The Scriptures teach in the book of Proverbs :

"even though you grind a fool with a mortar and pestle, yet his folly will not depart from him".

Ponder that for a while and you will understand how true it is!

This topic is far more complex than can be dealt with in this short venue but I do hope that some of this is of some comfort to those of you readers who might be struggling with these things. Fear not! You are dealing with those things which every successful trader who has ever gone before you has had to contend with. Keep persevering and you will succeed but be wise about it!

Good trading to you all!

Dan Norcini

http://traderdan.com

Dan Norcini is a professional off-the-floor commodities trader bringing more than 25 years experience in the markets to provide a trader's insight and commentary on the day's price action. His editorial contributions and supporting technical analysis charts cover a broad range of tradable entities including the precious metals and foreign exchange markets as well as the broader commodity world including the grain and livestock markets. He is a frequent contributor to both Reuters and Dow Jones as a market analyst for the livestock sector and can be on occasion be found as a source in the Wall Street Journal's commodities section. Trader Dan has also been a regular contributor in the past at Jim Sinclair's JS Mineset and King News World as well as may other Precious Metals oriented websites.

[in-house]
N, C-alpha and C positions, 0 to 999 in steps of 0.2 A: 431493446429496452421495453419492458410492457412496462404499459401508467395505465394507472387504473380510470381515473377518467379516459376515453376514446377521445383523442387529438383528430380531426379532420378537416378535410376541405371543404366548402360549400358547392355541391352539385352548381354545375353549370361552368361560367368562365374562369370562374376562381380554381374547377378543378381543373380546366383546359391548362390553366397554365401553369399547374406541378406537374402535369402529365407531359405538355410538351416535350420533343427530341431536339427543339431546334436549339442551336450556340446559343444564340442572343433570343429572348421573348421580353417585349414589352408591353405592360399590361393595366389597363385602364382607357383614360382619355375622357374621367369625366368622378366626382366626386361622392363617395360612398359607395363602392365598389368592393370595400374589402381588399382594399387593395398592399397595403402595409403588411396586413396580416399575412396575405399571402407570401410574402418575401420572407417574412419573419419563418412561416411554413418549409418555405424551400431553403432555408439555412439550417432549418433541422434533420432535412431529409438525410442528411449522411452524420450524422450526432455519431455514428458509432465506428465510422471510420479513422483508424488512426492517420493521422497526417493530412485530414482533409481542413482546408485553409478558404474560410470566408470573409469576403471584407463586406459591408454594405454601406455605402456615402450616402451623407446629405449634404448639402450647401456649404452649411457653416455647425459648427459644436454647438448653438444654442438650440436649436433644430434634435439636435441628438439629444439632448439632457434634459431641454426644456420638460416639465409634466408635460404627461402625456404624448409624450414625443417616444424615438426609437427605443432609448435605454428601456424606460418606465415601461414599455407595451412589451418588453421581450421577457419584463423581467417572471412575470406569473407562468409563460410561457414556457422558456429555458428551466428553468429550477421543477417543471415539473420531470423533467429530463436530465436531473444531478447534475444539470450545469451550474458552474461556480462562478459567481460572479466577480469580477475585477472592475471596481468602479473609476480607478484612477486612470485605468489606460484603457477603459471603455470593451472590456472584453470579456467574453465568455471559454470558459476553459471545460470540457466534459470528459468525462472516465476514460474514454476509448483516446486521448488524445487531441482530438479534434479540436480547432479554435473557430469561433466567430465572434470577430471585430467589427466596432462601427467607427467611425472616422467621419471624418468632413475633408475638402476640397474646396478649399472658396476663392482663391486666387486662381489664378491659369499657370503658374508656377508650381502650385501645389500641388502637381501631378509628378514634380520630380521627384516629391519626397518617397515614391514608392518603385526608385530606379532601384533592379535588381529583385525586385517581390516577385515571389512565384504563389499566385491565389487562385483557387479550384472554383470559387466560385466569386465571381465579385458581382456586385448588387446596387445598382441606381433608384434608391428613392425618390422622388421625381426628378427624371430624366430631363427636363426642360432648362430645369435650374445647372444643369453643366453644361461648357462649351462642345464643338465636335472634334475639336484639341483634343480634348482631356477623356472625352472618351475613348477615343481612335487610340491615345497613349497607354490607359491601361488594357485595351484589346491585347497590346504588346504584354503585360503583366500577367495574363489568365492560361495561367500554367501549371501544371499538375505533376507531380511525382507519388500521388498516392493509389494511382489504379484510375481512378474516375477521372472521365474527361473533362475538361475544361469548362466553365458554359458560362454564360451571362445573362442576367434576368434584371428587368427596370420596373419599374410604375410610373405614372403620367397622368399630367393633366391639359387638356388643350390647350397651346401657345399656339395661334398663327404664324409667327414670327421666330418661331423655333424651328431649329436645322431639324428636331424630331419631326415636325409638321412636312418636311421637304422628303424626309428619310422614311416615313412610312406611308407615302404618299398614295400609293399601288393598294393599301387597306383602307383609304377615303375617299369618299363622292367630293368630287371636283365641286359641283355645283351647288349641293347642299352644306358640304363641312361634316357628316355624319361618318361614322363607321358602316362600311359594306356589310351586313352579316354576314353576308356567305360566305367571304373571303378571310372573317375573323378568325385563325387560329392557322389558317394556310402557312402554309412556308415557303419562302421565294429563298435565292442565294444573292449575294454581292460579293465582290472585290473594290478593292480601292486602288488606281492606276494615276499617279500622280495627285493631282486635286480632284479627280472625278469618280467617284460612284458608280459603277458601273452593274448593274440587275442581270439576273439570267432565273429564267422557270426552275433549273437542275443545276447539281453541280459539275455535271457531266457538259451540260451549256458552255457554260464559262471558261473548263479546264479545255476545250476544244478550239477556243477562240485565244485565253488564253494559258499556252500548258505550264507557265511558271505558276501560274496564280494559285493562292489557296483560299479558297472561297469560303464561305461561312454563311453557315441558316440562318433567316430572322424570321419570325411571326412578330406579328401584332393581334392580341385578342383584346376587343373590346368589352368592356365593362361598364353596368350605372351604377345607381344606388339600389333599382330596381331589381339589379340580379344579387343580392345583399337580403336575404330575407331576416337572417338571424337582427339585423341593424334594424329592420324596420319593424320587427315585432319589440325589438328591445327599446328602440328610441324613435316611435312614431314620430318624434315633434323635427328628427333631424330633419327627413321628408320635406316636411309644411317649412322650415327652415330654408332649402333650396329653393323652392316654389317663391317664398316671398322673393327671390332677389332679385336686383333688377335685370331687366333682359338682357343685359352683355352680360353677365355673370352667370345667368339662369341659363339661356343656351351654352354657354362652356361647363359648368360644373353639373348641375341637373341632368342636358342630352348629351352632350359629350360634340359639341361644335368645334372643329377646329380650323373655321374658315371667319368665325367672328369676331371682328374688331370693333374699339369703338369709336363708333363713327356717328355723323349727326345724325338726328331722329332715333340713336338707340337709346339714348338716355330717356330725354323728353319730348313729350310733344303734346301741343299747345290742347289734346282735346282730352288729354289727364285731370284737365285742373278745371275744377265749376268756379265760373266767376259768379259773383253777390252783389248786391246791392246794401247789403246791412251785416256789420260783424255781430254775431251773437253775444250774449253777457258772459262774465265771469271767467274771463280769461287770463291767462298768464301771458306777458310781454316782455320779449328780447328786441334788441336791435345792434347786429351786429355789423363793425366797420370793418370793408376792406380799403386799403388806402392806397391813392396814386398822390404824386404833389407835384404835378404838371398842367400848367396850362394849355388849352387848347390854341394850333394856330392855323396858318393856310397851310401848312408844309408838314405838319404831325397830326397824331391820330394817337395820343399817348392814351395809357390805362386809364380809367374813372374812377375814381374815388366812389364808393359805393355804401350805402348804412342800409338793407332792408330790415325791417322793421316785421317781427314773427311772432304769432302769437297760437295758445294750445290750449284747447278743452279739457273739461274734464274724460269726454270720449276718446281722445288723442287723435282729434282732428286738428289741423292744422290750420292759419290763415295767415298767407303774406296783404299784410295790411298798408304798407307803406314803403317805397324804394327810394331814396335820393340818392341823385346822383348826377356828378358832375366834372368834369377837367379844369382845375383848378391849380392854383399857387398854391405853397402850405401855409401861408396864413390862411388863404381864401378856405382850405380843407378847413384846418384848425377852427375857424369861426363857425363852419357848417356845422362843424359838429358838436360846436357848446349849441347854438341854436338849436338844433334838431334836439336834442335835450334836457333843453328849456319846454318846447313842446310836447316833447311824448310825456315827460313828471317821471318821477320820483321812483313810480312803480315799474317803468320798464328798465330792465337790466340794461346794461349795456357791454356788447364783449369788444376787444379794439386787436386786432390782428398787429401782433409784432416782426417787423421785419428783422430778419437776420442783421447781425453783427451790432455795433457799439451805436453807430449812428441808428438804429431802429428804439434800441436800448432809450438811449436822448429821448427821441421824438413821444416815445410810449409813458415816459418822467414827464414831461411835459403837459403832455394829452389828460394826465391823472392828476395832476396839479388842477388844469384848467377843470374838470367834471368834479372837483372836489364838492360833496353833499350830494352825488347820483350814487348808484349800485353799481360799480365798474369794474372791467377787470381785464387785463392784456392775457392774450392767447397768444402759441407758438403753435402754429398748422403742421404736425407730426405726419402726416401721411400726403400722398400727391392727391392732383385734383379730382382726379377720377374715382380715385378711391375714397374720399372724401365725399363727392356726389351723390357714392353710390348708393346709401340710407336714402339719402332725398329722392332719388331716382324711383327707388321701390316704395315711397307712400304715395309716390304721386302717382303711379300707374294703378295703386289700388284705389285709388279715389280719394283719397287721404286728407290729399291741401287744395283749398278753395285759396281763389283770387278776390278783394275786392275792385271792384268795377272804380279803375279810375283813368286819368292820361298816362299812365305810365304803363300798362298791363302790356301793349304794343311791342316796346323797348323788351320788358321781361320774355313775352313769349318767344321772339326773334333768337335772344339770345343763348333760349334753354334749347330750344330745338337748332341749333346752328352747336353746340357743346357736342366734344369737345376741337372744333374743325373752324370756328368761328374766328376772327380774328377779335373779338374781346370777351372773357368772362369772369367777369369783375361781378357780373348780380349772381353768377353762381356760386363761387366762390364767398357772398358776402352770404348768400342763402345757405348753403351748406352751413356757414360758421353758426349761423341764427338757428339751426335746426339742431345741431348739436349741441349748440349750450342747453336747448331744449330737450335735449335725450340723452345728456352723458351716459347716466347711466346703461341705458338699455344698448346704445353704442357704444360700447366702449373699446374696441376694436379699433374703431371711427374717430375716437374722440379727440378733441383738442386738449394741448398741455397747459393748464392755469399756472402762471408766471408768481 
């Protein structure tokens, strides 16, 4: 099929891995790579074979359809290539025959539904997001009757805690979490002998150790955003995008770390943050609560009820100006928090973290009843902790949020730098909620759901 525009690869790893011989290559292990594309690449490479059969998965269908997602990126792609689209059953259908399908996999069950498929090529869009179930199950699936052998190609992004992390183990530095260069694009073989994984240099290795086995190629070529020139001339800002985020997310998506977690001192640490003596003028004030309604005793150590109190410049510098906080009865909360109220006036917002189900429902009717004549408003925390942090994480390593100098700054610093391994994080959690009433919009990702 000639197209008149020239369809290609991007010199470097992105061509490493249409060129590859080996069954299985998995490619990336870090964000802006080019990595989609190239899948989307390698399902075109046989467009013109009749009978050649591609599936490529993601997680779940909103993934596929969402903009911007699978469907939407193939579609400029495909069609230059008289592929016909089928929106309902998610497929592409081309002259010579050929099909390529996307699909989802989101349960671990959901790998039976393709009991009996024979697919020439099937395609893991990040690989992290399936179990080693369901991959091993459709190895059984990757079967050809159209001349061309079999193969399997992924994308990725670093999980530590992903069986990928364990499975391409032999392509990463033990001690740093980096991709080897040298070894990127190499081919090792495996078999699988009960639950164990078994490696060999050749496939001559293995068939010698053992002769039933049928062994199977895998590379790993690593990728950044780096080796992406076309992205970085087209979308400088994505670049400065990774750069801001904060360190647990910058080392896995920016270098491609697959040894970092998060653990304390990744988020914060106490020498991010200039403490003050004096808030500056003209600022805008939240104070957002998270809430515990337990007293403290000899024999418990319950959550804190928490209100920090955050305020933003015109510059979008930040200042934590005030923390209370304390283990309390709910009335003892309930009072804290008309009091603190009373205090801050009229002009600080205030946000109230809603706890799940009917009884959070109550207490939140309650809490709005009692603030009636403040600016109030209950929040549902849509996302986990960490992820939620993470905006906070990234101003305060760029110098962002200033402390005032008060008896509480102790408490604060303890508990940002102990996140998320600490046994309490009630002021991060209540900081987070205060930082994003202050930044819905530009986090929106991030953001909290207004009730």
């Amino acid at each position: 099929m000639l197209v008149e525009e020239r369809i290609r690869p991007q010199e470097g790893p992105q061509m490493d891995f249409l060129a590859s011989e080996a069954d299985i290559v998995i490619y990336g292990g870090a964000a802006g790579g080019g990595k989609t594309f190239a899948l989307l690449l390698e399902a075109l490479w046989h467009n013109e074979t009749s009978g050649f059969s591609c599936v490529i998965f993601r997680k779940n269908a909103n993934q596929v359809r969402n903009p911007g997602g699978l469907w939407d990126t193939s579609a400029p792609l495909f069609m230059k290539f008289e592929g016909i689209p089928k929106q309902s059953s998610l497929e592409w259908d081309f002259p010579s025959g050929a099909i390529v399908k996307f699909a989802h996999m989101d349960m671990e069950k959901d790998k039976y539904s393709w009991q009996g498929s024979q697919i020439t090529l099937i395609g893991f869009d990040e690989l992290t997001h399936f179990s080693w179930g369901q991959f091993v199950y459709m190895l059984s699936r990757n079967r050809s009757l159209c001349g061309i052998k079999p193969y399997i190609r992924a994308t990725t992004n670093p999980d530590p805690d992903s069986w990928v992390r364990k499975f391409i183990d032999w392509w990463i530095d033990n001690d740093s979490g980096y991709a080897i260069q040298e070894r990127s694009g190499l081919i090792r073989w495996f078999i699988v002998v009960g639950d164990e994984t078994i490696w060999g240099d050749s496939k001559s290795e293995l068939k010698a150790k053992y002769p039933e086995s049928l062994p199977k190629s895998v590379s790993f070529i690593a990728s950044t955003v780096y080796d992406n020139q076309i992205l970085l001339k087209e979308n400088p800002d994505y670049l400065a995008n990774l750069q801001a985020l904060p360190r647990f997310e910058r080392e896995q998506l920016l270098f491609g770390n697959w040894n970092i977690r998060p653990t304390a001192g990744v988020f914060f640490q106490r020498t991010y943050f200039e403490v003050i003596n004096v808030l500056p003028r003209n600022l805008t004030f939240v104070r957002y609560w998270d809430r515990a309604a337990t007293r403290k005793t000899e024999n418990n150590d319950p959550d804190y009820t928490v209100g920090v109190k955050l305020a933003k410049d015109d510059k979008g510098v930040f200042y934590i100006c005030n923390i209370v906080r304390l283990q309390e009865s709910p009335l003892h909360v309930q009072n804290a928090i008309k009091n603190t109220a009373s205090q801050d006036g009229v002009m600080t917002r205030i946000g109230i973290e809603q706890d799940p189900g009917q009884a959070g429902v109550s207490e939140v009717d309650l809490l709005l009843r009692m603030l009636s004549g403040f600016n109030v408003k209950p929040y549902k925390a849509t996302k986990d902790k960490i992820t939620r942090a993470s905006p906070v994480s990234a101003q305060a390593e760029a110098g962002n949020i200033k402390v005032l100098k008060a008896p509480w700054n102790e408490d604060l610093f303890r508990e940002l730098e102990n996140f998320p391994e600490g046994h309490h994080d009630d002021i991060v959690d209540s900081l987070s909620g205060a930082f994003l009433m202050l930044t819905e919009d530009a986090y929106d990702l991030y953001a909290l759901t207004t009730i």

Copyright © 2015 Dan Norcini - All Rights Reserved

All ideas, opinions, and/or forecasts, expressed or implied herein, are for informational purposes only and should not be construed as a recommendation to invest, trade, and/or speculate in the markets. Any investments, trades, and/or speculations made in light of the ideas, opinions, and/or forecasts, expressed or implied herein, are committed at your own risk, financial or otherwise. The information on this site has been prepared without regard to any particular investor’s investment objectives, financial situation, and needs. Accordingly, investors should not act on any information on this site without obtaining specific advice from their financial advisor. Past performance is no guarantee of future results.